All posts filed under: Miscellenia

Why my garments don’t always looked perfectly pressed

I’ve been asked why my historical garments don’t always look perfectly pressed in my photos. There are five reasons for this (what a lovely coincidence, it means this works perfectly as Five for Friday): First, my garments are made from fabrics that are as close to historically accurate as I can manage, which means they are made from natural fibres (silk, wool, cotton and linen), which don’t always press as crisply and smoothly and permanently as synthetic fabrics, nor stay as crisp and pressed.  This makes them look rumpled, but its also part of their charm, and part of what we value them for. Think of Princess Diana’s wedding dress, and how rumpled it looked as she got out of the carriage.  If the woman about to become the Princess of Wales can’t have a perfectly pressed, non-rumpled dress out of certain silk fabrics, it’s not possible. For an example of this, look at the photos that Mandi Lynn of A La Mode photography took for the Radio New Zealand photoshoot.  I spent hours ironing …

HSF Challenge #15: White

The Historical Sew Fortnightly Challenge #15 is our first colour challenge* for the year, and I’m easing you into it slowly, picking a colour that has lots of options for really easy makes (you can never have too many chemises…) and has appeared in every possible period. White has carried many connotations as a colour, from defining culture and social boundaries in Ancient Egypt (only foreigners and those connected to the afterlife wore colour), to denoting status (white was often an expensive colour to produce and maintain), to implying purity, or simply cleanliness. For this challenge ‘white’ is defined as anything in the white family – from brightest white, through to ivory and cream and all the shades between. Whether you make a simple chemise or an elaborate ballgown, your garment should be predominantly white, though it may have touches of other colours. Here are some of my favourite white garments, from the sublime to the ridiculous.  I’ve posted a lot of fabulously over the top garments, but, of course, little accessories and undergarments are …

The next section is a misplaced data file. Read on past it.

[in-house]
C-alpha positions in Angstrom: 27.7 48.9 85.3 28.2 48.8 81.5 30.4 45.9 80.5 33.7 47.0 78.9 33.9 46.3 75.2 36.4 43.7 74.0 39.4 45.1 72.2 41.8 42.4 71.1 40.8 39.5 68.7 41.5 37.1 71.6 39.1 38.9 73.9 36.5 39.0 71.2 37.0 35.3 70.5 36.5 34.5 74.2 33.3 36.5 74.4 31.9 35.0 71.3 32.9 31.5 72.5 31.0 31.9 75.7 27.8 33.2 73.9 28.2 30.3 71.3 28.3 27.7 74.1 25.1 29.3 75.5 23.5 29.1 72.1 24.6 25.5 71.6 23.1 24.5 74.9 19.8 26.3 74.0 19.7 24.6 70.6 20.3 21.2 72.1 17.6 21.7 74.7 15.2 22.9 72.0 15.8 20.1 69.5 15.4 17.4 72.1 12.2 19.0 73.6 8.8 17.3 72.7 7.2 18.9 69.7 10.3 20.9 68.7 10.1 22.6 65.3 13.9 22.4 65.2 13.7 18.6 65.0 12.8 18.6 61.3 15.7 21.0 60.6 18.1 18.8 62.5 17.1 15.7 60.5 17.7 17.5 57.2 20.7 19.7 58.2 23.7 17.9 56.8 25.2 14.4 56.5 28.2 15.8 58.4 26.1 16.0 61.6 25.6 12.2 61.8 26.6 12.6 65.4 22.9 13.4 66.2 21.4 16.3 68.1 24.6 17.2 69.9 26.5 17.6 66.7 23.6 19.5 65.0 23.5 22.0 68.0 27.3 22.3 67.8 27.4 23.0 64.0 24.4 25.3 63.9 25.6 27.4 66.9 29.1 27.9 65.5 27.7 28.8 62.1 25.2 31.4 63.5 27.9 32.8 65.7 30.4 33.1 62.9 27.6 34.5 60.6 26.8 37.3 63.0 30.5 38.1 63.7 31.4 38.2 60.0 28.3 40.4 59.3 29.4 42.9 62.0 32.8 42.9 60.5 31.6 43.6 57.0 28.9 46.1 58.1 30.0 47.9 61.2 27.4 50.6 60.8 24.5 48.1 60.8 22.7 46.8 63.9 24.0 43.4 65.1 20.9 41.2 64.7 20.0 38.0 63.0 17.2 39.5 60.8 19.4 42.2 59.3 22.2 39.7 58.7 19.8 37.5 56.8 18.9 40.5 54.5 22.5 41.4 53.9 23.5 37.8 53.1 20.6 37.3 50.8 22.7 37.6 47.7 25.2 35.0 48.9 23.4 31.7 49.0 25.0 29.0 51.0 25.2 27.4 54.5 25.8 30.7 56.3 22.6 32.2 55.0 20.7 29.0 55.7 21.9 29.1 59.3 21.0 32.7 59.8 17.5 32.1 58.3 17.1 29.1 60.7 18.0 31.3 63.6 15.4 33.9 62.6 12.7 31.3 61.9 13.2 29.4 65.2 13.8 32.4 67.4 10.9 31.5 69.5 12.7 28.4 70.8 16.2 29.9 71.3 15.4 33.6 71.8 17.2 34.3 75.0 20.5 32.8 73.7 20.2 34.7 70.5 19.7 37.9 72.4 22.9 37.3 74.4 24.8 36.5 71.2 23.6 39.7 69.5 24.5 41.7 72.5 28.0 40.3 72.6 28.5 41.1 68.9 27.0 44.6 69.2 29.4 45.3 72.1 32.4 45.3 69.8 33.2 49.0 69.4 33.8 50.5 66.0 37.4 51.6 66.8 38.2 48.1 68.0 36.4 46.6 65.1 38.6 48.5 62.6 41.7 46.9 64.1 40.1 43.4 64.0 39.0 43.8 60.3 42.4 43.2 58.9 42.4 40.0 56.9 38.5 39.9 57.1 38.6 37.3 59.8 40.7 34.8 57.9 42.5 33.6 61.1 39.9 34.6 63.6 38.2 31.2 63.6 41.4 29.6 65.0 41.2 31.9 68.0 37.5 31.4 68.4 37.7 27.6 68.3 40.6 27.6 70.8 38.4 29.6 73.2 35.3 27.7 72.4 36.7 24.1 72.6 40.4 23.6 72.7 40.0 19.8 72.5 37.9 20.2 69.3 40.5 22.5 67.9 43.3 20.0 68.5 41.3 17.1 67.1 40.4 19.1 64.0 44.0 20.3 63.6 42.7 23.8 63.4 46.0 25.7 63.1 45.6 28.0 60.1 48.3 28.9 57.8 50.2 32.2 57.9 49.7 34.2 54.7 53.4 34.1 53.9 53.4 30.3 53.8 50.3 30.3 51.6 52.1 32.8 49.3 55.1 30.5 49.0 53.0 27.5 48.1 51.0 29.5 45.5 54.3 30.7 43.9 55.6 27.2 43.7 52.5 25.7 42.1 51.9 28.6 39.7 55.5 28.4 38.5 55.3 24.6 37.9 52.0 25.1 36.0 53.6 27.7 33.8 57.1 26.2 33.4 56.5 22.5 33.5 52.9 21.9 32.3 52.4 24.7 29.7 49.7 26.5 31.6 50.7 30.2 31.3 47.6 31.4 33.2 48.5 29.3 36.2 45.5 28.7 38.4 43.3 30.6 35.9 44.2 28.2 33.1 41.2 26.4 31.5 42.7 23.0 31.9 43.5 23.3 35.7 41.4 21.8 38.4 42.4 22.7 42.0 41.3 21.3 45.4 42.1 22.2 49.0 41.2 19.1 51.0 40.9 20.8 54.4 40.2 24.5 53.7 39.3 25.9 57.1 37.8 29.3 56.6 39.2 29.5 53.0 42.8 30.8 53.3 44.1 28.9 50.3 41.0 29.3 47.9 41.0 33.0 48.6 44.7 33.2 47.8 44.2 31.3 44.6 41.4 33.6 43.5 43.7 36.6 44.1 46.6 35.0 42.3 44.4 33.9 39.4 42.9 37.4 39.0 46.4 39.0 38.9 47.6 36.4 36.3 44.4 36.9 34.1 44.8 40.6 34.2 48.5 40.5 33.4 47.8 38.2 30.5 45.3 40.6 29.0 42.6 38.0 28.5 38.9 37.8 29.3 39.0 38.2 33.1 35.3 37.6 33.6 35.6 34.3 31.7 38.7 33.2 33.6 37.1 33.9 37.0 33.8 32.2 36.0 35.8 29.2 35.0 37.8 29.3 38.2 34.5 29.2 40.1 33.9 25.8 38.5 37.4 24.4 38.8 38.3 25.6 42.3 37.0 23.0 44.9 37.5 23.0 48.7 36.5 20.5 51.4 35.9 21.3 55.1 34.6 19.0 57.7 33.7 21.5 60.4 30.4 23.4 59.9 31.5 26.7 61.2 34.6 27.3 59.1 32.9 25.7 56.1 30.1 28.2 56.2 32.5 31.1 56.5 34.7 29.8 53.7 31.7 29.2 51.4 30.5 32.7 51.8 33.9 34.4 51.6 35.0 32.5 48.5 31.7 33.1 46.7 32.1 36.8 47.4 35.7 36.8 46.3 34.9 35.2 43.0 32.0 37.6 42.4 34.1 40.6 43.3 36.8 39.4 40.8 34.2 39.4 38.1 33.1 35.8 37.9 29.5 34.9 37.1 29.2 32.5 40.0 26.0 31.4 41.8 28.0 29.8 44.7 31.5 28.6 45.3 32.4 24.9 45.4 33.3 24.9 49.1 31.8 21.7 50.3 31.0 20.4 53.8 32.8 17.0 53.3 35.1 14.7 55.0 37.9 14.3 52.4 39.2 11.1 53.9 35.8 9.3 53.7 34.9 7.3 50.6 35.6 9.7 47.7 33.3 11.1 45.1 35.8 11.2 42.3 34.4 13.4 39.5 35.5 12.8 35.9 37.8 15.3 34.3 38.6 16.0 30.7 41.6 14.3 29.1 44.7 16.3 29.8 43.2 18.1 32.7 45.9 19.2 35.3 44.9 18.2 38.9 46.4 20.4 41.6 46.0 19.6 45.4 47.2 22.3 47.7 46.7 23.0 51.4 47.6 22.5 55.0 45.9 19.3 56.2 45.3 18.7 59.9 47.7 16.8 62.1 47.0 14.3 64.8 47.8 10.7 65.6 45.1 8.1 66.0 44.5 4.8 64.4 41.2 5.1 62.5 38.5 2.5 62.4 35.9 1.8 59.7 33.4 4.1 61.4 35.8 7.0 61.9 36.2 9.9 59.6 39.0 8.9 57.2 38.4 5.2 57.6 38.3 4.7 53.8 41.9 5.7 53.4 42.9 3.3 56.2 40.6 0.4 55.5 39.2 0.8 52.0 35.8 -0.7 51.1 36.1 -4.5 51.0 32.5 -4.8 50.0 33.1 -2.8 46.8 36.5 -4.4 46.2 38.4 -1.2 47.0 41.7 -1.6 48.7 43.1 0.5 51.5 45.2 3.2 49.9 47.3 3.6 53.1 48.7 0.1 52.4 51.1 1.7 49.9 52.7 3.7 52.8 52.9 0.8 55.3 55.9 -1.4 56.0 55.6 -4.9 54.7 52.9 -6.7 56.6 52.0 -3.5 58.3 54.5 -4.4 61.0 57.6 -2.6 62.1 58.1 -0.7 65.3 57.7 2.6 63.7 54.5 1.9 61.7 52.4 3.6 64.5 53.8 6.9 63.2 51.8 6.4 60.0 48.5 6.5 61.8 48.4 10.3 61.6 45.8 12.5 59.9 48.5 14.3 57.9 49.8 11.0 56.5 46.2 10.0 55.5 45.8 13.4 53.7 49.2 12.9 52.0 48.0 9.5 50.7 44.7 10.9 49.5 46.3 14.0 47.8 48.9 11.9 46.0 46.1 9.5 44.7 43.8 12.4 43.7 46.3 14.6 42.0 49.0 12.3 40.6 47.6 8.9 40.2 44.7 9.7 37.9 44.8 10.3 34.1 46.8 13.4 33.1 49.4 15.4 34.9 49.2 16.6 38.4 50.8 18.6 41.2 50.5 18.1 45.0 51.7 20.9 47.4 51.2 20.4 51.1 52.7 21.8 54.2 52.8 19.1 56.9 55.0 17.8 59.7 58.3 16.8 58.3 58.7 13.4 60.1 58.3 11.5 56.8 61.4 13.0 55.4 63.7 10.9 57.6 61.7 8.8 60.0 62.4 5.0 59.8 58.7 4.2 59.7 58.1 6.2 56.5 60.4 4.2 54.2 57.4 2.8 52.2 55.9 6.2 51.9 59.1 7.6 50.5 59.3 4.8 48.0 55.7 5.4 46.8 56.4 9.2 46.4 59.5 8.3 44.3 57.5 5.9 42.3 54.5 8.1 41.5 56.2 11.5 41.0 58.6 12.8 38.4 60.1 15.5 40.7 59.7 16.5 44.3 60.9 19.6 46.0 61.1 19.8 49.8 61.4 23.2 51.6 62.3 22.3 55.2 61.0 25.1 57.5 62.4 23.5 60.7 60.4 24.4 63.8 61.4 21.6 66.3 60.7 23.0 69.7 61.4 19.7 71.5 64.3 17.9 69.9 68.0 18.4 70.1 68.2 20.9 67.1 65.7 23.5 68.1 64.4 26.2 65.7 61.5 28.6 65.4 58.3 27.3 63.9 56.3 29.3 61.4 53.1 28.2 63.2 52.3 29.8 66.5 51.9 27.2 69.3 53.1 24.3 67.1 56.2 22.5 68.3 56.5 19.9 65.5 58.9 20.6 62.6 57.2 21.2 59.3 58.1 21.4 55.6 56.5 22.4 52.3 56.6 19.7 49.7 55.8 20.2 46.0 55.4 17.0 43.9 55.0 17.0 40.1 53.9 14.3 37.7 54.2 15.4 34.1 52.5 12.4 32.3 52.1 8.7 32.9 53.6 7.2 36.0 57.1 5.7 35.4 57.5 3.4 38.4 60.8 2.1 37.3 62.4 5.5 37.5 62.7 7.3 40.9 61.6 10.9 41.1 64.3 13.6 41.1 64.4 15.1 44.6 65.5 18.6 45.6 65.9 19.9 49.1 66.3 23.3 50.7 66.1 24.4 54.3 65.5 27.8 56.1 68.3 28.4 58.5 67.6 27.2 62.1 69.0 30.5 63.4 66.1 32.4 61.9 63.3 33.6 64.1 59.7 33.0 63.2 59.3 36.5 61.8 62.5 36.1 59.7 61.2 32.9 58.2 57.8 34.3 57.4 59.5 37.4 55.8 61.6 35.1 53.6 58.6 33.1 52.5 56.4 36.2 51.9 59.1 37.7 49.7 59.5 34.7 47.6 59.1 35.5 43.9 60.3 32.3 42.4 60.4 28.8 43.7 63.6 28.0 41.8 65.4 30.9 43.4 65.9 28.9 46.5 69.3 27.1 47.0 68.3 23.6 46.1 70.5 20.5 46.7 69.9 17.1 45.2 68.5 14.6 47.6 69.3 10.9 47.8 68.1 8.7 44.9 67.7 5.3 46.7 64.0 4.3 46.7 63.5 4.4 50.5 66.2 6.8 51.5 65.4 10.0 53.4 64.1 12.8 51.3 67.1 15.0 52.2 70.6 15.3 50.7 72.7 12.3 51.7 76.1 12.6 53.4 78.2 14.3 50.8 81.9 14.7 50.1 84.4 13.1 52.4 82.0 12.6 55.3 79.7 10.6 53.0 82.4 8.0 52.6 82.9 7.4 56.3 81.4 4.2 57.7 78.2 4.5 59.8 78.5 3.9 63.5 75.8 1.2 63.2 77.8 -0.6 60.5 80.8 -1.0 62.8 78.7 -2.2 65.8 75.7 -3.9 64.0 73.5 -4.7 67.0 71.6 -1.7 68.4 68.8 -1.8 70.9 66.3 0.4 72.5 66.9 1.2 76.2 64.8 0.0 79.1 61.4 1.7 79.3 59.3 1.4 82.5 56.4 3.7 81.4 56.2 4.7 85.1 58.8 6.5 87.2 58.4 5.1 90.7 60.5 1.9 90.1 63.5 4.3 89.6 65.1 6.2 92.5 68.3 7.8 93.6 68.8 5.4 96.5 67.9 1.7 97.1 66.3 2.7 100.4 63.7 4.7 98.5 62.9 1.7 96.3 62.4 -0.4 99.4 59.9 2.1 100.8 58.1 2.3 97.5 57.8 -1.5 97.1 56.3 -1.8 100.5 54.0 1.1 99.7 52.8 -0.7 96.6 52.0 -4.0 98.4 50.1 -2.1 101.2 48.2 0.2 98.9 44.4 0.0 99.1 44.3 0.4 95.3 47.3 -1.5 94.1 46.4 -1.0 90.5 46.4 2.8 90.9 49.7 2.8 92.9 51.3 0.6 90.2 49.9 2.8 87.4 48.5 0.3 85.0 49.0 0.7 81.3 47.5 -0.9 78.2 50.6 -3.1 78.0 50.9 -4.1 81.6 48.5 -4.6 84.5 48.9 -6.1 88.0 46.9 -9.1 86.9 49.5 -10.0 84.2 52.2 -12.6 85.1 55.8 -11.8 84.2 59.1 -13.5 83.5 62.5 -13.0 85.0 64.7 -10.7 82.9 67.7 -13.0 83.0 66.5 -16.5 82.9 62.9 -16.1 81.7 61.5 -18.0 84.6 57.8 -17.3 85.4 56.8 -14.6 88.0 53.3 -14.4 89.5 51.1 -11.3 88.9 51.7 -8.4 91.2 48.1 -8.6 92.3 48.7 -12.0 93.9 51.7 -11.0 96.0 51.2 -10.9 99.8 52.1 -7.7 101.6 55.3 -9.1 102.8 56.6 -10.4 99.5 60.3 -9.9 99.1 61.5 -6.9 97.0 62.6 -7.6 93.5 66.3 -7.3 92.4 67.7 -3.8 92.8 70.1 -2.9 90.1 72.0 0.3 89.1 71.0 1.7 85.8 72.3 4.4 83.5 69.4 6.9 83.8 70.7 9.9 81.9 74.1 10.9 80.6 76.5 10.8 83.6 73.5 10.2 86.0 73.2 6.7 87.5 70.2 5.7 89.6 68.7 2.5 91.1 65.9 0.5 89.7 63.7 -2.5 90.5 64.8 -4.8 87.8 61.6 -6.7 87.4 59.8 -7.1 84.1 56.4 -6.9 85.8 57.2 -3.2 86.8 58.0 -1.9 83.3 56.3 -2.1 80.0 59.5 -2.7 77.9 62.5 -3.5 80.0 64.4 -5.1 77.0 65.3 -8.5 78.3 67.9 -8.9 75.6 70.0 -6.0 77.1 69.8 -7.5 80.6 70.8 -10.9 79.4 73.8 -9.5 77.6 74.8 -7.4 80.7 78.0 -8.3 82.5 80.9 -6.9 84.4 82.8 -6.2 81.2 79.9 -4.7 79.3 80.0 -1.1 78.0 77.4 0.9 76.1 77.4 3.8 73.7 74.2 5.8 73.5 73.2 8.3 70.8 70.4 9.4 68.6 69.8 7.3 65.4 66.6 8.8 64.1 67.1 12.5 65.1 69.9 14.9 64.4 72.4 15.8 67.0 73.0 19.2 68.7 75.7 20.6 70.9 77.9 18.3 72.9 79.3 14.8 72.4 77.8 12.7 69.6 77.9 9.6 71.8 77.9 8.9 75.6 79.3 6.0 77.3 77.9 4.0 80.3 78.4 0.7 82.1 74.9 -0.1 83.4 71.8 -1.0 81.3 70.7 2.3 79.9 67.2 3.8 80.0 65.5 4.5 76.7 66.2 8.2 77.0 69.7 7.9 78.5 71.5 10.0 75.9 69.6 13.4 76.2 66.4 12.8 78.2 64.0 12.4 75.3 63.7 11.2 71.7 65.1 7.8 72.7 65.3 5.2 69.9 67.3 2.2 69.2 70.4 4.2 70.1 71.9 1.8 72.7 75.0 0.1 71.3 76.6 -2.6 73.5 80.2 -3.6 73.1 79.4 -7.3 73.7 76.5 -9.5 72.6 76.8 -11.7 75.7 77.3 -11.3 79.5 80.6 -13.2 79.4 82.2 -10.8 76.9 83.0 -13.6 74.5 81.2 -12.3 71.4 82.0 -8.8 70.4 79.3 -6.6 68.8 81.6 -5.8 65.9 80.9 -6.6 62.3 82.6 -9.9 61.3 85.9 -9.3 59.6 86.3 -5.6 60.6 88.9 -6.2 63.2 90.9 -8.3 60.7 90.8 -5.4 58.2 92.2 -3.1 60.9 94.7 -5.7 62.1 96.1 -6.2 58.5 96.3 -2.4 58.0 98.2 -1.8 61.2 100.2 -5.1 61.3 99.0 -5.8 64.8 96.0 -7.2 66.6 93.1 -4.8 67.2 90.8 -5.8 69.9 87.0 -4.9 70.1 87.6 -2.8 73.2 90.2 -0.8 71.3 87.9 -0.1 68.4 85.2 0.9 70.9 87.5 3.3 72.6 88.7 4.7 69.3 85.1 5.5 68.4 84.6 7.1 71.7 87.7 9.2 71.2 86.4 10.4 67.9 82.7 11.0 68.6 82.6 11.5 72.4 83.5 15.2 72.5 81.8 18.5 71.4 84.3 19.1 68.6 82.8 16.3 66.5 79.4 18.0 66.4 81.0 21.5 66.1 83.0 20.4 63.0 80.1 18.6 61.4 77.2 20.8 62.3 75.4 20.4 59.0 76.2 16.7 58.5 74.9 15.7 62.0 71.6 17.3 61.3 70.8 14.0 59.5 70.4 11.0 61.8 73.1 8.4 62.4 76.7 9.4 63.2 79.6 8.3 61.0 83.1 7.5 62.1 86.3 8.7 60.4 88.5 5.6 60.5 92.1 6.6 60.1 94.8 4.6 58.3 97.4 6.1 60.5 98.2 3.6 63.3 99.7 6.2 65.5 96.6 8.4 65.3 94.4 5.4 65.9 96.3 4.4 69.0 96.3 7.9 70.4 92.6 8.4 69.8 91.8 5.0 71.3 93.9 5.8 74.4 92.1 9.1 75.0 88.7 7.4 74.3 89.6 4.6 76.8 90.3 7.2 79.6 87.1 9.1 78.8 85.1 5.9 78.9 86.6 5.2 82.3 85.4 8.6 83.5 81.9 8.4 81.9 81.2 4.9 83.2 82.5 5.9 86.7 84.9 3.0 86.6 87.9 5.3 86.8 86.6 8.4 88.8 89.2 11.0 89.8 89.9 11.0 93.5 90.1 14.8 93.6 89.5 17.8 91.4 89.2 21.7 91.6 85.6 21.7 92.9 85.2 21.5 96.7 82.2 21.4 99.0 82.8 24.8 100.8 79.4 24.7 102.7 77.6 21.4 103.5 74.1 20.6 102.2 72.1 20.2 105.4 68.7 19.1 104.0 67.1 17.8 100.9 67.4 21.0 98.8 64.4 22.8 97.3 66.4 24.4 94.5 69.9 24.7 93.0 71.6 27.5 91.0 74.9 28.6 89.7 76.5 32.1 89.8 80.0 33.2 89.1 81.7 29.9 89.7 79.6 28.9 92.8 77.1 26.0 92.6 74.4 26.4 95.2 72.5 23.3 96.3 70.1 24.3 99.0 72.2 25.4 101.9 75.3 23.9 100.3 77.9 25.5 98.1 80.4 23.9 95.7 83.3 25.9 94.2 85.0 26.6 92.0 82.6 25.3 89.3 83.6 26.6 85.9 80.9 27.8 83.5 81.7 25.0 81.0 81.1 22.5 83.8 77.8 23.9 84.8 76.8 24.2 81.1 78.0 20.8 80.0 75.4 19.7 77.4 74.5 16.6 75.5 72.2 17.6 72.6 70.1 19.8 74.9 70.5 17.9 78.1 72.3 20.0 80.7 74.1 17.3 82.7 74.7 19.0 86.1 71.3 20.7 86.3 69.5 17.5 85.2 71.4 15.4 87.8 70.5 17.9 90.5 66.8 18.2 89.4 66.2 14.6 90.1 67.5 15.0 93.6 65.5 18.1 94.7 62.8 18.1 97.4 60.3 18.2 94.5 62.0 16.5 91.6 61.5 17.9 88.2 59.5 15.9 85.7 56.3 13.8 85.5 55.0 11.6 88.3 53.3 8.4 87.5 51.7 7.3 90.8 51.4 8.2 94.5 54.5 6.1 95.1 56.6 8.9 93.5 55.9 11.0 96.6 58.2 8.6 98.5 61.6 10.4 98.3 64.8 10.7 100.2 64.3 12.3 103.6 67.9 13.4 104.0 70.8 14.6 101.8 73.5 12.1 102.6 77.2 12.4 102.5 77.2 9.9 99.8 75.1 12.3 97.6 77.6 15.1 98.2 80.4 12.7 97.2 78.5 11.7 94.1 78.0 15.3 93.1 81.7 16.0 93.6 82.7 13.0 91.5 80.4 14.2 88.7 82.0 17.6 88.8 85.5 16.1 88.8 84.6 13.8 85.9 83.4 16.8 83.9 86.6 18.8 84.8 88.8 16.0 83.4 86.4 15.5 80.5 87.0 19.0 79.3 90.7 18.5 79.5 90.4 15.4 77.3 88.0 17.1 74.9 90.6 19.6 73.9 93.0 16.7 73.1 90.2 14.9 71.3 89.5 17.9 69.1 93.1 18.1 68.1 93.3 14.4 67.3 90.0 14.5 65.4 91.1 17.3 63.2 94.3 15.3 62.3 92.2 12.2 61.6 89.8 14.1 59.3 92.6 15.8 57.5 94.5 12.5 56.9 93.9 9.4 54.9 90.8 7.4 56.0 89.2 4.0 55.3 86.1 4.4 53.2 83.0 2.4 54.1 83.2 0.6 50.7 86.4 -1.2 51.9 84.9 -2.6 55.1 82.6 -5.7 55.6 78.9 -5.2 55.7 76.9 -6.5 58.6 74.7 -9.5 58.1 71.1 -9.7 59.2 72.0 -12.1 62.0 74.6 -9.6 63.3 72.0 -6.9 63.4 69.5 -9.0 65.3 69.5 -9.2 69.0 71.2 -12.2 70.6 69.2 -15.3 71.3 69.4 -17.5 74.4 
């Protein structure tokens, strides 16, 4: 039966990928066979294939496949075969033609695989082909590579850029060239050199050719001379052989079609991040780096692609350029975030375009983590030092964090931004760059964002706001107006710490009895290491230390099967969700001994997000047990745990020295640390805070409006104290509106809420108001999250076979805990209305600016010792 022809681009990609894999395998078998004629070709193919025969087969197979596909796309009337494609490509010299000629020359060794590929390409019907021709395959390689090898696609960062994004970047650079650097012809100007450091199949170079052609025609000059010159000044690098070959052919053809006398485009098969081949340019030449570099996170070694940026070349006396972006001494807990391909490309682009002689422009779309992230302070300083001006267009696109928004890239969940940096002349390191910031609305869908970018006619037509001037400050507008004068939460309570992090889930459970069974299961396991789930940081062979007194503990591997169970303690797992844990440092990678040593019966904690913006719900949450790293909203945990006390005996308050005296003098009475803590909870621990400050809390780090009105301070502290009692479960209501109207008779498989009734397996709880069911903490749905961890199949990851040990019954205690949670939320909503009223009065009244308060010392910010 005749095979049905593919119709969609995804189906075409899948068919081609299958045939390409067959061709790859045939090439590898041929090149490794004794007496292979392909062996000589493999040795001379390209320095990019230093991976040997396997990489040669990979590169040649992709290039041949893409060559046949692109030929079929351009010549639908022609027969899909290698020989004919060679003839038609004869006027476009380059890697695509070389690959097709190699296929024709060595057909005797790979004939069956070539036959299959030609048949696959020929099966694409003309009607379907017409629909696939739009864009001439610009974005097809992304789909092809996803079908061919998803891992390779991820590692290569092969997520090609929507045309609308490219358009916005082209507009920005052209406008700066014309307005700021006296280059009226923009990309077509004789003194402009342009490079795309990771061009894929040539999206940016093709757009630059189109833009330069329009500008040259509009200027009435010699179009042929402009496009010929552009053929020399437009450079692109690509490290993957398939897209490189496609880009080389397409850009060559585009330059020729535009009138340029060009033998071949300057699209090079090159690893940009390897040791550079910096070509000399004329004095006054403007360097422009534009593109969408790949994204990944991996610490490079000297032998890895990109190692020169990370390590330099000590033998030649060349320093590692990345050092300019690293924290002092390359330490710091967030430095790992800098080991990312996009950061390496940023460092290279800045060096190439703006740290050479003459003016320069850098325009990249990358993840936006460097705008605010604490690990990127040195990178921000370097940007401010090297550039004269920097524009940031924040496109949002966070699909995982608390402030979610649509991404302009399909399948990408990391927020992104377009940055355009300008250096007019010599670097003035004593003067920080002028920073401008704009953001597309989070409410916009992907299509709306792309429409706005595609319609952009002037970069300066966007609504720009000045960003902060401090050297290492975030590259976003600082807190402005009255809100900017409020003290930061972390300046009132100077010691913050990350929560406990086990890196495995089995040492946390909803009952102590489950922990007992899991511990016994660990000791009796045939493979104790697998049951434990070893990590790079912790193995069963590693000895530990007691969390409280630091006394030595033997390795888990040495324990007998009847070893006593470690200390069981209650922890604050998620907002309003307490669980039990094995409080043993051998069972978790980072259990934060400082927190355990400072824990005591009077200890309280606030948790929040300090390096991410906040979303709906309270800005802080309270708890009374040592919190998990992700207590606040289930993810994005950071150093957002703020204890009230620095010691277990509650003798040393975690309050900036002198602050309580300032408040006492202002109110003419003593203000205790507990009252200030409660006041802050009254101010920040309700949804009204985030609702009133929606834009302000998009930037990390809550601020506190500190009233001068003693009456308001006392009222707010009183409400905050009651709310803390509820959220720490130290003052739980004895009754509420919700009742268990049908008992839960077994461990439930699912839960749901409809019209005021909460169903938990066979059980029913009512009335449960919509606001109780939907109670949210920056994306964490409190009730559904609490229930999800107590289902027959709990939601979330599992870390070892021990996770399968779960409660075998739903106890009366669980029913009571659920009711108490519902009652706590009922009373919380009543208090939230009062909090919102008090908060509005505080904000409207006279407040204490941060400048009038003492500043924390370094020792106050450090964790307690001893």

Flora and Fauna inspiration

The Historical Sew Fortnightly ‘Flora and Fauna’ challenge fortnight starts on Tuesday, and I’m SO excited about it. I love using the natural world as inspiration: I’ve done it with the Juno Gown (melding Greek/Roman mythology and nature with the peacock motif) and with the Luna Moth gown, plus the Laurel Gown, which also used natural motifs and classical inspiration.  I also do it with not-so-historical garments, like Carolyn’s wedding gown, which borrowed from both butterflies and fish, and with Shell’s wedding dress, which borrowed from native New Zealand birds. There are so many different ways to interpret ‘Flora and Fauna’ – you can simply use fabrics that depict flora or fauna, or fabrics made from flora or fauna, or can add in flora and fauna based motif, or you could create a garment that is inspired by the aesthetic of a particular bit of flora or fauna.  The last bit brings to mind the yellow and black Regency dress that I posted a few months back that many people felt had been inspired by …